Document Type


Date of Degree Completion

Spring 2022

Degree Name

Master of Science (MS)



Committee Chair

Alison Scoville

Second Committee Member

Taza Schaming

Third Committee Member

Clay Arango


Clark’s nutcracker, a bird in the family Corvidae, is in a mutualistic relationship with an obligatory partner, whitebark pine (Pinus albicaulis), a keystone species currently declining due to infection by white pine blister rust (Cronartium ribicola), attacks from the mountain pine beetle (Dendroctonus ponderosae), a changing fire regime, and climate change. Effects from blister rust and changes to fire management strategies began strongly impacting conifers, particularly whitebark pine, in the early 1900s. Because Clark’s nutcrackers are the only efficient seed dispersers for whitebark pine, it is critical to understand their diet, movement, and caching behavior. Nutcrackers eat whitebark pine seeds, along with those of multiple other conifers, as a critical winter food source. However, no previous research has been able to compare current and historical nutcracker diet, specifically changes before and after the introduction of blister rust and fire suppression practices. Understanding nutcracker diet changes will help predict nutcracker seed dispersal behavior as whitebark pine declines. Using feather stable isotopes from museum specimens, I analyzed the relative diet, inferred from δ15N and δ13C ratios, to assess diet shifts over seasons, life stages, and years. δ15N indicates trophic changes between plant- and animal-based material, and δ13C indicates potential elevational, latitudinal, and water stress effects as well as derivation from C3 or C4 photosynthetic pathways. δ15N value shifts between seasons showed significant increases in trophic level (i.e. a diet of more insects and other animal material) during the summer and decreases in trophic level (i.e. a diet of more seeds) during the spring and fall seasons. Overall, adults consume a lower trophic level diet than juveniles, indicating a higher utilization of conifers. There was no significant change in δ15N values between 1888 and 2016, indicating the proportion of plant- to animal-based material in their diet remained consistent over time. However, δ13C values declined between 1888 and 2016, and further research is needed to help identify what changes in δ13C values mean for their conifer mutualists.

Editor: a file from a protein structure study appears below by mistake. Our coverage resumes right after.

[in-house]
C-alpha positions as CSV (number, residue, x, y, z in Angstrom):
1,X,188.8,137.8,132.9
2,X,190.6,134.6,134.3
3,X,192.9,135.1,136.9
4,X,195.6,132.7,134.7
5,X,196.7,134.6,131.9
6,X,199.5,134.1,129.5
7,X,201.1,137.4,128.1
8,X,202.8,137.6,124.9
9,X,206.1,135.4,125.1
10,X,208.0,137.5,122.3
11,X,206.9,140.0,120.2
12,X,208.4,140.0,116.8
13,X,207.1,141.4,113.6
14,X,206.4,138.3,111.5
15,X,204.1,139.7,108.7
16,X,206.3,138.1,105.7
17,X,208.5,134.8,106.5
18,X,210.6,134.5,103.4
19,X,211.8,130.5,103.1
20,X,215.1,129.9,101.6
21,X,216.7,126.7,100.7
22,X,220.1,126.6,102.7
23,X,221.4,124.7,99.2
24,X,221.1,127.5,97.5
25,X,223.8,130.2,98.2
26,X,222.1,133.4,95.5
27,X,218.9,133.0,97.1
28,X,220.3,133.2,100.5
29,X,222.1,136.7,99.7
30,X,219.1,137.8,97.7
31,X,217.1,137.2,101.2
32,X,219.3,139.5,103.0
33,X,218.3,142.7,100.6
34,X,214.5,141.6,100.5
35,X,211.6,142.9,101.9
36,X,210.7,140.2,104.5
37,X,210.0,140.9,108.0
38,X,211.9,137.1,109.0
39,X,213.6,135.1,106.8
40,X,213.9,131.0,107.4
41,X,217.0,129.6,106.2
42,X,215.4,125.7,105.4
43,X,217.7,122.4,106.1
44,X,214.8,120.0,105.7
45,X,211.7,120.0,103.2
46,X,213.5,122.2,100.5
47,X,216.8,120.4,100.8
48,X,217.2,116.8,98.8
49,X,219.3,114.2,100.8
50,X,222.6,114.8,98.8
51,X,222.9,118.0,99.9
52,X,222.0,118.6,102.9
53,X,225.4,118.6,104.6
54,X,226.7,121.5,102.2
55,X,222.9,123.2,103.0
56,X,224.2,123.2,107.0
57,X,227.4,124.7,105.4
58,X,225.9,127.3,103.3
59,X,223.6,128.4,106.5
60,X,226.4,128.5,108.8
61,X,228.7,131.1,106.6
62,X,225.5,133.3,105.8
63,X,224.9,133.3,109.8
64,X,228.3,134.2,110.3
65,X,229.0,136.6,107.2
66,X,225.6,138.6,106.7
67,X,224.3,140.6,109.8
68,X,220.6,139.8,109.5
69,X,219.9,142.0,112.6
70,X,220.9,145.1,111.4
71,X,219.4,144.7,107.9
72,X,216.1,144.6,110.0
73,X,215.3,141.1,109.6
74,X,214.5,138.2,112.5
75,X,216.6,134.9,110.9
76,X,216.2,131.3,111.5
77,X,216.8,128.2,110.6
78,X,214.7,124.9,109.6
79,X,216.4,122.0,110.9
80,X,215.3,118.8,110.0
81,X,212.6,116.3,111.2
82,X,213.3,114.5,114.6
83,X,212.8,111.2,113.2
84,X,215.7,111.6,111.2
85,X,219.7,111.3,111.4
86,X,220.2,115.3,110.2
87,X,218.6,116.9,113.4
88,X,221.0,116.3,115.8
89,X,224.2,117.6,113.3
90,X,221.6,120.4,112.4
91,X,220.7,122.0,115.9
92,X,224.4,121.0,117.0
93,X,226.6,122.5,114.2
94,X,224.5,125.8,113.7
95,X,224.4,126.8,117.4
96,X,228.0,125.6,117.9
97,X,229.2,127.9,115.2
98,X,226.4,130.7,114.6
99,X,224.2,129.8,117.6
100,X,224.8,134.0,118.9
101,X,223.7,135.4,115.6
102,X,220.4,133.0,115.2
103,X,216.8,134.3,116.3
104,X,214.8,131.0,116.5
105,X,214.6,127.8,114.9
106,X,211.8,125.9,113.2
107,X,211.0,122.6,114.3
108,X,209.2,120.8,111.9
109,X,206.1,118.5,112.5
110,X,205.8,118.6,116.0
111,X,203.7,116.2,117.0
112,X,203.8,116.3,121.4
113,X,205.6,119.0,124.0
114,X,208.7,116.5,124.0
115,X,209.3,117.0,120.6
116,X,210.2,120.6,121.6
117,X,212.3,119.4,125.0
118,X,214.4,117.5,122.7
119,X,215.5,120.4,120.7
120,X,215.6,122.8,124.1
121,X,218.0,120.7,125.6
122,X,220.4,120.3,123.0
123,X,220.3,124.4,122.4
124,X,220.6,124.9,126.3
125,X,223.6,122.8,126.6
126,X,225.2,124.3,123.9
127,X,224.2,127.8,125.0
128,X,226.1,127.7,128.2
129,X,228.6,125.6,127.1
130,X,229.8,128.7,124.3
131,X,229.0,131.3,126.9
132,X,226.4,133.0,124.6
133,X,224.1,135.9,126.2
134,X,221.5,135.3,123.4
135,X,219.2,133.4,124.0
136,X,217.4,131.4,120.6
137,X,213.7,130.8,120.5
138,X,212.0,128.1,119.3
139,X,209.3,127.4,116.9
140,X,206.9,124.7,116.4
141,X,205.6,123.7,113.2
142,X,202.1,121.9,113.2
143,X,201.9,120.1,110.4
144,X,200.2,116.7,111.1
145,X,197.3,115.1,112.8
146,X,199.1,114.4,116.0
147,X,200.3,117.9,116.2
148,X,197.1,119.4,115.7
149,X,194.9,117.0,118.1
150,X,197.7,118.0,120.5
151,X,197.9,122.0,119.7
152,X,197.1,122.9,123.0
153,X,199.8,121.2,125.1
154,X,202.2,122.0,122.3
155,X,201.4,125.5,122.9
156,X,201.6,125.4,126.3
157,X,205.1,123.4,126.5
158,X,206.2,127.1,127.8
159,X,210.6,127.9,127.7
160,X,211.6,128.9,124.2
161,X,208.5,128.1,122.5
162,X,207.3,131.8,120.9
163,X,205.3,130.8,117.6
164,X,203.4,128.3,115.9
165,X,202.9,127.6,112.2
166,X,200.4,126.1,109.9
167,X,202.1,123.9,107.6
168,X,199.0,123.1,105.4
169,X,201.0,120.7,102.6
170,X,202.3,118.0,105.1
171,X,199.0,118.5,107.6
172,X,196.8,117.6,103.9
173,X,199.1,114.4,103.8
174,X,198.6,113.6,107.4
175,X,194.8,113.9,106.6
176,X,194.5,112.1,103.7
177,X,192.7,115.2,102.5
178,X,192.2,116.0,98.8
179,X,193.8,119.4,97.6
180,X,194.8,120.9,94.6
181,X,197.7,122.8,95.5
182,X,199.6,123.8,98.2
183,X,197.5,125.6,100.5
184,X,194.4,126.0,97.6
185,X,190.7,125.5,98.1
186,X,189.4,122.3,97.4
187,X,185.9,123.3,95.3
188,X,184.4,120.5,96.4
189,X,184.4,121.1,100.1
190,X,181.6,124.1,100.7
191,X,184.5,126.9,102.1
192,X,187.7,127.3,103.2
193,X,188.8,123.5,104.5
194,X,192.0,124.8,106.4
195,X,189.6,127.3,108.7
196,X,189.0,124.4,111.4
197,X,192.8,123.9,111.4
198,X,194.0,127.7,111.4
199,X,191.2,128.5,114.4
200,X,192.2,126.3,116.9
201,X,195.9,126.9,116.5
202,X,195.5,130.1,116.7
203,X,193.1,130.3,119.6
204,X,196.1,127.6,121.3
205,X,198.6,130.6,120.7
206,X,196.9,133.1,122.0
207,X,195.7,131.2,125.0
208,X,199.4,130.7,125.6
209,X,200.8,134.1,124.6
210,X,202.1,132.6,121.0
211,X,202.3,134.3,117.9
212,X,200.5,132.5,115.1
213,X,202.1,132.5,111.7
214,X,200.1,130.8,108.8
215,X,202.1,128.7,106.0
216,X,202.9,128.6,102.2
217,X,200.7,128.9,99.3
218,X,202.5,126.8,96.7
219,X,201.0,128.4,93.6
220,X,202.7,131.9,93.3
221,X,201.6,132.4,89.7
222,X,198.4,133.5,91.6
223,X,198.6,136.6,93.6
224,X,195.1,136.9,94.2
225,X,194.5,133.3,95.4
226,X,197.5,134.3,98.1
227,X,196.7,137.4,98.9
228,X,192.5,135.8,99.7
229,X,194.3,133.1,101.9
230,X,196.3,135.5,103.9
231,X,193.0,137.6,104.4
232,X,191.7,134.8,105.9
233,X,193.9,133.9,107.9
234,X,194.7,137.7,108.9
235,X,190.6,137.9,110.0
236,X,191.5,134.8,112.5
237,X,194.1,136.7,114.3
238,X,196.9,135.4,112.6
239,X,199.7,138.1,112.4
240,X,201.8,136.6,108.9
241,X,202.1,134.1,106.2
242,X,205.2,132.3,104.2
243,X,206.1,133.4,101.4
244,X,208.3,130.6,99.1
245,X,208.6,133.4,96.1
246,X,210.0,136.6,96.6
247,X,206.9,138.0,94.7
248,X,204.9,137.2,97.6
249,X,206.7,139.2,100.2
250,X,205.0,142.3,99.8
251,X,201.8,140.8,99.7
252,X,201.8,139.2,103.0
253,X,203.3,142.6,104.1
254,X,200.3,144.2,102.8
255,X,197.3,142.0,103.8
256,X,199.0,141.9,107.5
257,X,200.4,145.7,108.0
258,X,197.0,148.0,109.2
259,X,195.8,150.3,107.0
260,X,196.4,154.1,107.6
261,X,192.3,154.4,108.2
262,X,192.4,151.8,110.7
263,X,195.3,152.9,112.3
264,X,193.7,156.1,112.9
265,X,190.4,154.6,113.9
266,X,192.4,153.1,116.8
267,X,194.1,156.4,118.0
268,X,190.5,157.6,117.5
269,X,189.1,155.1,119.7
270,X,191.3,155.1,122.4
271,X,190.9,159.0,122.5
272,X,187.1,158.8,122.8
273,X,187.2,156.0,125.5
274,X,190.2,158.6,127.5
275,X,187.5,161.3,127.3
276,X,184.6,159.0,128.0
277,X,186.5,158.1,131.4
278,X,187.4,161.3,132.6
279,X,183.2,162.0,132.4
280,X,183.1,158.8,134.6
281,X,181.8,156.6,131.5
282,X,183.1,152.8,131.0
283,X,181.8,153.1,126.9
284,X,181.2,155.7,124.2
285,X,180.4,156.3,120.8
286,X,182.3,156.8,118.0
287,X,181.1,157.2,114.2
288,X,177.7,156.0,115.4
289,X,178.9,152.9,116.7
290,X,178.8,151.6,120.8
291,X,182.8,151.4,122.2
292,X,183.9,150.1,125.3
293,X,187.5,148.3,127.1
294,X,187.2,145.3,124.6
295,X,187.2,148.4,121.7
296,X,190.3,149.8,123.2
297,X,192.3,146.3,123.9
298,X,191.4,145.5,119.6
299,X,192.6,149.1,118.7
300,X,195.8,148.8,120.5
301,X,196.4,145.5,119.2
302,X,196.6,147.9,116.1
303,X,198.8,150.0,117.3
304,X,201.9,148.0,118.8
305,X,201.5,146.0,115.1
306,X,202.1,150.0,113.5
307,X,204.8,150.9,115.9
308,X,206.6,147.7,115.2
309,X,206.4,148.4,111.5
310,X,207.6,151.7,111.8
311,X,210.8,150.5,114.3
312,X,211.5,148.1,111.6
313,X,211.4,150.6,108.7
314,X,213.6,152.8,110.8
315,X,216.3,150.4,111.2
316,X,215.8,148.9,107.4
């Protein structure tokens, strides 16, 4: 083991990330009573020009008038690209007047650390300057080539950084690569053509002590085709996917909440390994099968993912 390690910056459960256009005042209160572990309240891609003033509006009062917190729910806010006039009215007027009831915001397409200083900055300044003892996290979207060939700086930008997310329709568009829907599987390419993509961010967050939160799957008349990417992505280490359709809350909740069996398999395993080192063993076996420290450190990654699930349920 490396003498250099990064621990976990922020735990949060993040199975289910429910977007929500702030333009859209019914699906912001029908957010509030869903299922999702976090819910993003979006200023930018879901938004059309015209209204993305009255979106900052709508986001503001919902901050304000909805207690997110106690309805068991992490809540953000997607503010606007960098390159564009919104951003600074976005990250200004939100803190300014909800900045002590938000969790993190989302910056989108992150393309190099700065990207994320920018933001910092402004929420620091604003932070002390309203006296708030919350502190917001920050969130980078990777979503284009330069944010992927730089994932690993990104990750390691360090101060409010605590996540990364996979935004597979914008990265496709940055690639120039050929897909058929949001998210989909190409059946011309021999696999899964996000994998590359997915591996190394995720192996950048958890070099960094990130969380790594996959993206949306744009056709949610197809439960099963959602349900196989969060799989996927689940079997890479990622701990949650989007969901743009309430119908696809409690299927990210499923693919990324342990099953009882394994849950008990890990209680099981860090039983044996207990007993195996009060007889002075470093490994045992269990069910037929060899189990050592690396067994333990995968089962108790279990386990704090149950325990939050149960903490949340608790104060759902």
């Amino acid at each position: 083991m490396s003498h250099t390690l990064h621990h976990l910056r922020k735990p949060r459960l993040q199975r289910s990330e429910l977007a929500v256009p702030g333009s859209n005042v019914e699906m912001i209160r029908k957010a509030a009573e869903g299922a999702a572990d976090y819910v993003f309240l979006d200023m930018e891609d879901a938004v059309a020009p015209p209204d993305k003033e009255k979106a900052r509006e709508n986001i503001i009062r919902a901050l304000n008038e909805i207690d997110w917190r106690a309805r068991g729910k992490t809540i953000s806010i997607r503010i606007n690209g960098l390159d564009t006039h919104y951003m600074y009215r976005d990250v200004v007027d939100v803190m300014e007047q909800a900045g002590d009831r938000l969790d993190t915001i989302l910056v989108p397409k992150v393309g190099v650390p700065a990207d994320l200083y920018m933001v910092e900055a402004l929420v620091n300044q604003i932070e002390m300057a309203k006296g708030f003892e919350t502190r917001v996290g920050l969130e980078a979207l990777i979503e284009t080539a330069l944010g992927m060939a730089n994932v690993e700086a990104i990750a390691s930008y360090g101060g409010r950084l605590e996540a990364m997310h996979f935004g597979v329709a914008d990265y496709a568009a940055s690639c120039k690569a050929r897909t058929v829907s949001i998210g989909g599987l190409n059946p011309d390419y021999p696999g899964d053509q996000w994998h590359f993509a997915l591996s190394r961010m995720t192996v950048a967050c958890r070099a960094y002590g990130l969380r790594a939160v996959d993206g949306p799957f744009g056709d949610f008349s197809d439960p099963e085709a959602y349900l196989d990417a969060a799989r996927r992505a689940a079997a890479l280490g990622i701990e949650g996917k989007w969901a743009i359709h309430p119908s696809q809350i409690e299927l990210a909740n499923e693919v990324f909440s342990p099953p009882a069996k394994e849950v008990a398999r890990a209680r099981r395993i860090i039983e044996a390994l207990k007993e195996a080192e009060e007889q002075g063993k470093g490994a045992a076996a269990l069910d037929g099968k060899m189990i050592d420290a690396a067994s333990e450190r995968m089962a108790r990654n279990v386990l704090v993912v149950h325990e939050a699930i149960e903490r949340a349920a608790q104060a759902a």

Available for download on Wednesday, August 04, 2027